For a look at the “intellectual” roots of accelerationism, see “Accelerationism: how a fringe philosophy predicted the future we live in.”

For a powerful articulation of the dangers of Futurism (and even more, Acclerationism), see “The Perils of Smashing the Past.”

And for a reminder of the not-so-obvious ways that movements like these live on, see “The Intentionally Scandalous 1932 Cookbook That Stands the Test of Time,” on The Futurist Cookbook, by Futurist Manifesto author Filippo Tommaso Marinetti… which foreshadowed the “food as fuel” culinary movements that we see today.

* Jean Baudrillard


As we slow down, we might send a “Alles Gute zum Geburtstag” to the polymathic Gottfried Wilhelm Leibniz, the philosopher, mathematician, and political adviser, who was important both as a metaphysician and as a logician, but who is probably best remembered for his independent invention of the calculus; he was born on this date in 1646.  Leibniz discovered and developed differential and integral calculus on his own, which he published in 1684; but he became involved in a bitter priority dispute with Isaac Newton, whose ideas on the calculus were developed earlier (1665), but published later (1687).

As it happens, Leibnitz was a wry and incisive political and cultural observer.  Consider, e.g…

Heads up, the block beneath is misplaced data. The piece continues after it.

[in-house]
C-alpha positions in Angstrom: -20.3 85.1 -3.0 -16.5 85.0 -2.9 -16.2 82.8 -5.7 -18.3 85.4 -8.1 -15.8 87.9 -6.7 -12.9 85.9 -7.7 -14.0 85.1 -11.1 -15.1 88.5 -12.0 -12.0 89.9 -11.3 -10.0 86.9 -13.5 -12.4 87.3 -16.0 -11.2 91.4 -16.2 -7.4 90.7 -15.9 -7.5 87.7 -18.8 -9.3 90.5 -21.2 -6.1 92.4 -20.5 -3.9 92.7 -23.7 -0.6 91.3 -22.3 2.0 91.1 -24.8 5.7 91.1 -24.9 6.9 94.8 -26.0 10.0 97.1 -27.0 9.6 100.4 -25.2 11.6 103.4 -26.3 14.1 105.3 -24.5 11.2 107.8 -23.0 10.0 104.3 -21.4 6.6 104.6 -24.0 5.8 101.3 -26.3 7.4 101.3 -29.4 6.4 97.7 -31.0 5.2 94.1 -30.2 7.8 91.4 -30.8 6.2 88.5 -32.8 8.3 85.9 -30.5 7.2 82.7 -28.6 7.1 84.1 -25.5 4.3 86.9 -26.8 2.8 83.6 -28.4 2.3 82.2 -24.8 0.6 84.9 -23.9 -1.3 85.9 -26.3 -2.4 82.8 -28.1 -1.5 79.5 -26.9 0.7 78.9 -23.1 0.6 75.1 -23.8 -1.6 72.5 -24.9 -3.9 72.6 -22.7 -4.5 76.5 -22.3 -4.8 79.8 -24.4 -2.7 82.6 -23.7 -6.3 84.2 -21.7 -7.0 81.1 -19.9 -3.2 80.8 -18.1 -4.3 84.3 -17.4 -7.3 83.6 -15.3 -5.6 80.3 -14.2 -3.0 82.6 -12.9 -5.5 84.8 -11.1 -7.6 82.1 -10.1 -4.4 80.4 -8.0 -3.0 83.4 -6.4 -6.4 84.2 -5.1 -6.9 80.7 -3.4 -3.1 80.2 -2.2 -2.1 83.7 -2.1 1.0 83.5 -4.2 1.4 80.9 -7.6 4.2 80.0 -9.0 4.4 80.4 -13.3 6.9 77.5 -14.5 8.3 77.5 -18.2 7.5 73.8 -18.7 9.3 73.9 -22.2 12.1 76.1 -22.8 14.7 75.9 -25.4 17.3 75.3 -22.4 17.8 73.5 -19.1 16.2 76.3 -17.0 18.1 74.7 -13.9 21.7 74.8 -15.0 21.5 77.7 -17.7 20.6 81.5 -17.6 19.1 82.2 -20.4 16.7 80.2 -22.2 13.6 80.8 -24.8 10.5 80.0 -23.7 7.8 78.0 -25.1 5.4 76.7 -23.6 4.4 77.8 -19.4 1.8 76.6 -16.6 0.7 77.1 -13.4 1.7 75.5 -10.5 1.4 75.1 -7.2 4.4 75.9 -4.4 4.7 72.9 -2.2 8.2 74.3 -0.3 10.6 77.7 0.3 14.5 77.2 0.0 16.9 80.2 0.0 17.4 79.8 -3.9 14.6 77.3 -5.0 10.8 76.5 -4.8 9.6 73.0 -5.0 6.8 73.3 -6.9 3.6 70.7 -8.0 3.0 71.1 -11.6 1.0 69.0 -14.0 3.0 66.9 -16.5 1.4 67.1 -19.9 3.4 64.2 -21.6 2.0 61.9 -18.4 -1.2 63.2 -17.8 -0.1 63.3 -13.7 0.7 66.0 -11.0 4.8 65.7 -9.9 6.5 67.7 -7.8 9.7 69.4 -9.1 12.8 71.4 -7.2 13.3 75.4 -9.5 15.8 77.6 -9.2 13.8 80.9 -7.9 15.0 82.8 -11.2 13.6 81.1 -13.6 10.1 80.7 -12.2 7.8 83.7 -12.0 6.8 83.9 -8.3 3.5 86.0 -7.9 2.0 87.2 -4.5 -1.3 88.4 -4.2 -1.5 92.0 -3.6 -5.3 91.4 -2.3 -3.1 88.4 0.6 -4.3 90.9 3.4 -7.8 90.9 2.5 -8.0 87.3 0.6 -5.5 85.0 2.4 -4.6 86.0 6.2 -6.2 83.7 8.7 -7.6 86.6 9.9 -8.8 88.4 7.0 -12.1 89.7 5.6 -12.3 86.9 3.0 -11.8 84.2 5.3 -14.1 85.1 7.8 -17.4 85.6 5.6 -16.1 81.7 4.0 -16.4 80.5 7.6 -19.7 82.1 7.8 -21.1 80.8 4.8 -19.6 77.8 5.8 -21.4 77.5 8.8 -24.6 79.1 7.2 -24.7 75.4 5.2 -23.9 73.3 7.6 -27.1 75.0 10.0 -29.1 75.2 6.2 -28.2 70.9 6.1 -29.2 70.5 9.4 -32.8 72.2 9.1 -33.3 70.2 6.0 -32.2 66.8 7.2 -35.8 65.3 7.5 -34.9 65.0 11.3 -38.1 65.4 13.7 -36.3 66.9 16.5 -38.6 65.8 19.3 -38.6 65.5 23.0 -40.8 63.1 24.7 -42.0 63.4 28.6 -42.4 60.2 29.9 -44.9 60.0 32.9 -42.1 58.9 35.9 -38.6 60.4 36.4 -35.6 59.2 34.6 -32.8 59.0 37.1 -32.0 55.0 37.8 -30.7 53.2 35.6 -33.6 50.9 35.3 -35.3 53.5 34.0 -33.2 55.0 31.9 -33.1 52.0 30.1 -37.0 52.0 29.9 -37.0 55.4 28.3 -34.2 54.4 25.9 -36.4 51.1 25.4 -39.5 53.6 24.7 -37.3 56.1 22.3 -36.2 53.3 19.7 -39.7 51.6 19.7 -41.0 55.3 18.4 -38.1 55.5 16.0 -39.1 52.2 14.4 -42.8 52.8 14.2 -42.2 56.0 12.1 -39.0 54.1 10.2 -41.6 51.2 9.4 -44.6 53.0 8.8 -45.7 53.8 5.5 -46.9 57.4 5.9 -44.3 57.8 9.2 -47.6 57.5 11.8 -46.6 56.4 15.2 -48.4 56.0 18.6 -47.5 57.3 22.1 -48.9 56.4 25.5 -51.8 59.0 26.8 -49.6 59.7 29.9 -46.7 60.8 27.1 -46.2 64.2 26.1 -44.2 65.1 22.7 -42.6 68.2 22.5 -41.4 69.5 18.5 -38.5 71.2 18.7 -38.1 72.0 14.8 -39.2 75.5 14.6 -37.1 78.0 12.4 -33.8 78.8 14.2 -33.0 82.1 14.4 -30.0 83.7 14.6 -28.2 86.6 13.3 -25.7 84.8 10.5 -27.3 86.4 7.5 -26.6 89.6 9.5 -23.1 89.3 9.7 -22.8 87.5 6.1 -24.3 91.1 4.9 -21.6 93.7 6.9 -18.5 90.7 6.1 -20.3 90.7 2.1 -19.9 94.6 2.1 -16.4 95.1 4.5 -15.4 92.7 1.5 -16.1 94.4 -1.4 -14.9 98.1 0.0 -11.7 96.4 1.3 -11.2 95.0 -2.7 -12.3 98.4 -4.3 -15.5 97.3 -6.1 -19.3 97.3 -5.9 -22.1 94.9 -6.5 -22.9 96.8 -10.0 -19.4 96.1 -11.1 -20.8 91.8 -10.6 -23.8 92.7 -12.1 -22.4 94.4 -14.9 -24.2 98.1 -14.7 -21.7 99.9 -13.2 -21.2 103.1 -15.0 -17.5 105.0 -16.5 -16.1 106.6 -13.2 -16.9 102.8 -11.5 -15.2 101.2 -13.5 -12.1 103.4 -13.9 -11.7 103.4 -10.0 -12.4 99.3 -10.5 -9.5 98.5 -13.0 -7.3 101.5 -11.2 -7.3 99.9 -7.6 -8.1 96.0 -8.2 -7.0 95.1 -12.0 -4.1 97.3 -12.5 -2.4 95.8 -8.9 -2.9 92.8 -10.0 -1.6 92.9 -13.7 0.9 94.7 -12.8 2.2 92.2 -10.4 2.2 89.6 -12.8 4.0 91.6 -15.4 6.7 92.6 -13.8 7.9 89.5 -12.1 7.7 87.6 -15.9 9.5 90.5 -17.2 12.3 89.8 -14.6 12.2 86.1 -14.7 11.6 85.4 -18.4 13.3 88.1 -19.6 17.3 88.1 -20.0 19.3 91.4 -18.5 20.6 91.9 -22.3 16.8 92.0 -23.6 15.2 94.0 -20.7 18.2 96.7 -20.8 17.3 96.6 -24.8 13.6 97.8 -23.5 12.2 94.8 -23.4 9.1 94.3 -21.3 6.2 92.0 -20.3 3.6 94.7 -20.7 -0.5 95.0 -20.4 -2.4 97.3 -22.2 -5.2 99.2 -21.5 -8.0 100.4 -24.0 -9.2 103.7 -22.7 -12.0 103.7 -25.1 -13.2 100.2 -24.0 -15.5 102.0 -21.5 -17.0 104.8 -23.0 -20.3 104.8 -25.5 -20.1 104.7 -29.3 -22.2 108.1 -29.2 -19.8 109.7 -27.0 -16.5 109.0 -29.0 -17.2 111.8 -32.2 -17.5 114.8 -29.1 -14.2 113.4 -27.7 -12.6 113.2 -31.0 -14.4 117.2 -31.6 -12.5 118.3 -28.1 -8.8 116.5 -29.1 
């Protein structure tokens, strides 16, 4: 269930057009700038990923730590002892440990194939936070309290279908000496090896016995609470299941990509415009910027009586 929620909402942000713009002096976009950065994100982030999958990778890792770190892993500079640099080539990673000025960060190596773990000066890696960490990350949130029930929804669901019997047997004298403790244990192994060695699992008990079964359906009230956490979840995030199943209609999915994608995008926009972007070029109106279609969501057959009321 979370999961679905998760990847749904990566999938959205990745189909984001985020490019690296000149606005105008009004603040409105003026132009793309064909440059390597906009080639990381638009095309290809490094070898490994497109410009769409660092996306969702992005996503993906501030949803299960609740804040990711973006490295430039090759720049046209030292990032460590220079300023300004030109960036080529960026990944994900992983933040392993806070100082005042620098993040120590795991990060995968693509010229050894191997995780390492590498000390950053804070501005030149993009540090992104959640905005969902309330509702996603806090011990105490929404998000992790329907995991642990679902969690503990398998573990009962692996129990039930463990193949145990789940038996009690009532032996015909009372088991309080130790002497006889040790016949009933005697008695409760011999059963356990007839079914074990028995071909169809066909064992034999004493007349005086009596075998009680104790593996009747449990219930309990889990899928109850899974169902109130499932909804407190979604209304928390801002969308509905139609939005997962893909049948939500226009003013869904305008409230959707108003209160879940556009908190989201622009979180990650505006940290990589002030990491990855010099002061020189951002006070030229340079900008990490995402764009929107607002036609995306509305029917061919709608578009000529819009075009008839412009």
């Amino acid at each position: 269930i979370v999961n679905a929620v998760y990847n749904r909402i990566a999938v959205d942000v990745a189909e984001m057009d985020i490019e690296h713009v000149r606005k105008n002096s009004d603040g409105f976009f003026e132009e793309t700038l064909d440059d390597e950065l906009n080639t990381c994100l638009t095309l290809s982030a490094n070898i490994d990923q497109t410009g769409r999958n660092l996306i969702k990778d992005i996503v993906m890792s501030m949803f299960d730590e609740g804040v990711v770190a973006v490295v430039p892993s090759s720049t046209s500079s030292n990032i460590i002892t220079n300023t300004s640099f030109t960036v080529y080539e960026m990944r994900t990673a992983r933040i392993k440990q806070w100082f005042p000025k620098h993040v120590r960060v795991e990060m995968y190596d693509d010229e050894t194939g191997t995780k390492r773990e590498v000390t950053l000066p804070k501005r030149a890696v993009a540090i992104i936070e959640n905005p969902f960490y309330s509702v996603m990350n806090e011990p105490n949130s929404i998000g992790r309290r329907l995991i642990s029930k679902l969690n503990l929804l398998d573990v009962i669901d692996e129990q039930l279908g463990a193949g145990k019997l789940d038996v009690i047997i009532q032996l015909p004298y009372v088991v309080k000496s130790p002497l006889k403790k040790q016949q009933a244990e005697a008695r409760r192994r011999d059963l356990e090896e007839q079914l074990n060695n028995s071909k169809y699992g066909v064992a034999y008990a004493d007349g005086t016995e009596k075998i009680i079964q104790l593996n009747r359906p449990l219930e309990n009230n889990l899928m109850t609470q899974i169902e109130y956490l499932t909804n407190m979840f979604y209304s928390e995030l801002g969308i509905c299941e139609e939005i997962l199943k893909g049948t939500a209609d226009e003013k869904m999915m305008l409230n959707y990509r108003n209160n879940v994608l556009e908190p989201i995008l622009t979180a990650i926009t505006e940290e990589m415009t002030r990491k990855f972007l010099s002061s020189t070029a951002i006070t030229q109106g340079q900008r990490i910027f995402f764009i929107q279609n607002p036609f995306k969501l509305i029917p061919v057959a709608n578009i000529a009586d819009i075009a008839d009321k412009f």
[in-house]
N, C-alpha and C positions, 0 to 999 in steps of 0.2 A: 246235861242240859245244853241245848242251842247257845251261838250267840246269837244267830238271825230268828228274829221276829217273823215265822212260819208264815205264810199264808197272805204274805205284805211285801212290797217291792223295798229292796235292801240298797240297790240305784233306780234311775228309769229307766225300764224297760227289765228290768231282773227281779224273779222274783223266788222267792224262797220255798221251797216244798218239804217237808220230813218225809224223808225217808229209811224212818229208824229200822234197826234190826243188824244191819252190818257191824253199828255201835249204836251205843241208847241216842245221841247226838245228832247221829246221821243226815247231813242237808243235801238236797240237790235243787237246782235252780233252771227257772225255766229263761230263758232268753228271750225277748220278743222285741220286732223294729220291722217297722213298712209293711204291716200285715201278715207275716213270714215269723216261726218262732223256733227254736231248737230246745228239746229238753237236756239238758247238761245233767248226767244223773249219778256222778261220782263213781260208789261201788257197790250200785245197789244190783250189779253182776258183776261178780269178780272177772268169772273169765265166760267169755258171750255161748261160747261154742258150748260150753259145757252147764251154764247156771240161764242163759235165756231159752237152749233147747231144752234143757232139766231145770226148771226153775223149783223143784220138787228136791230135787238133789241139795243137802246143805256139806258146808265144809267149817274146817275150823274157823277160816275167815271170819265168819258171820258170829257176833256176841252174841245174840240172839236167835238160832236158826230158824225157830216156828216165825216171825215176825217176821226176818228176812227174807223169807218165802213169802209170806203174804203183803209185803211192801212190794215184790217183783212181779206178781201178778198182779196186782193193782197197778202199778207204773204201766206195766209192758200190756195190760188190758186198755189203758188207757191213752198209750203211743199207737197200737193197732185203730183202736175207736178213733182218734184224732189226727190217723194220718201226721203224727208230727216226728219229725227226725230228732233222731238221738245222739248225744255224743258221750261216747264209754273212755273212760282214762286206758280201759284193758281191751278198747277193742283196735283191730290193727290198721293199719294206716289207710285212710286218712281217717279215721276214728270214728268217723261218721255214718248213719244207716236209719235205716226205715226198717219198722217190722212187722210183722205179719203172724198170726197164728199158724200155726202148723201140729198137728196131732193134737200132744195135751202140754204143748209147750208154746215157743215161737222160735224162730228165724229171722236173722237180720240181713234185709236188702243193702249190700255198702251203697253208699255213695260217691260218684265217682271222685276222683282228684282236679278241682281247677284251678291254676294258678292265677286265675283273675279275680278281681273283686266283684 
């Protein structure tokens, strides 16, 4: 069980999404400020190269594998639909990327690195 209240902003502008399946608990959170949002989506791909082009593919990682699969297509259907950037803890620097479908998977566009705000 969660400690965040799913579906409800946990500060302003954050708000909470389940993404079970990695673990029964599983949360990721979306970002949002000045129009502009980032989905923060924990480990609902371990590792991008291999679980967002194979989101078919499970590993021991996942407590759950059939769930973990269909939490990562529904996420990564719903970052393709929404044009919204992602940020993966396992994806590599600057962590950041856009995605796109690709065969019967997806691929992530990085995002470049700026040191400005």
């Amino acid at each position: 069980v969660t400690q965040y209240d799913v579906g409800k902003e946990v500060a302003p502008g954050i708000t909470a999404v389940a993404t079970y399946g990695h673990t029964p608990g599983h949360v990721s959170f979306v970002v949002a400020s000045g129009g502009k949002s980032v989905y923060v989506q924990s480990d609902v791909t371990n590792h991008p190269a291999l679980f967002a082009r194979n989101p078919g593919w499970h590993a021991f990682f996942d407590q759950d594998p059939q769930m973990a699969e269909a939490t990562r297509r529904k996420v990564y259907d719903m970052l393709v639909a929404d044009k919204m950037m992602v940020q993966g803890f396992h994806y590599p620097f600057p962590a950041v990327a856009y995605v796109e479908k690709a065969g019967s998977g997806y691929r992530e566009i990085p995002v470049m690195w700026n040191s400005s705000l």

If geometry conflicted with our passions and our present concerns as much as morality does, we would dispute it and transgress it almost as much–in spite of all Euclid’s and Archimedes’ demonstrations, which would be treated as fantasies and deemed to be full of fallacies. [Leibniz, New Essays, p. 95]



“Nothing in life is certain except death, taxes and the second law of thermodynamics”*…

The second law of thermodynamics– asserting that the entropy of a system increases with time– is among the most sacred in all of science, but it has always rested on 19th century arguments about probability. As Philip Ball reports, new thinking traces its true source to the flows of quantum information…

In all of physical law, there’s arguably no principle more sacrosanct than the second law of thermodynamics — the notion that entropy, a measure of disorder, will always stay the same or increase. “If someone points out to you that your pet theory of the universe is in disagreement with Maxwell’s equations — then so much the worse for Maxwell’s equations,” wrote the British astrophysicist Arthur Eddington in his 1928 book The Nature of the Physical World. “If it is found to be contradicted by observation — well, these experimentalists do bungle things sometimes. But if your theory is found to be against the second law of thermodynamics I can give you no hope; there is nothing for it but to collapse in deepest humiliation.” No violation of this law has ever been observed, nor is any expected.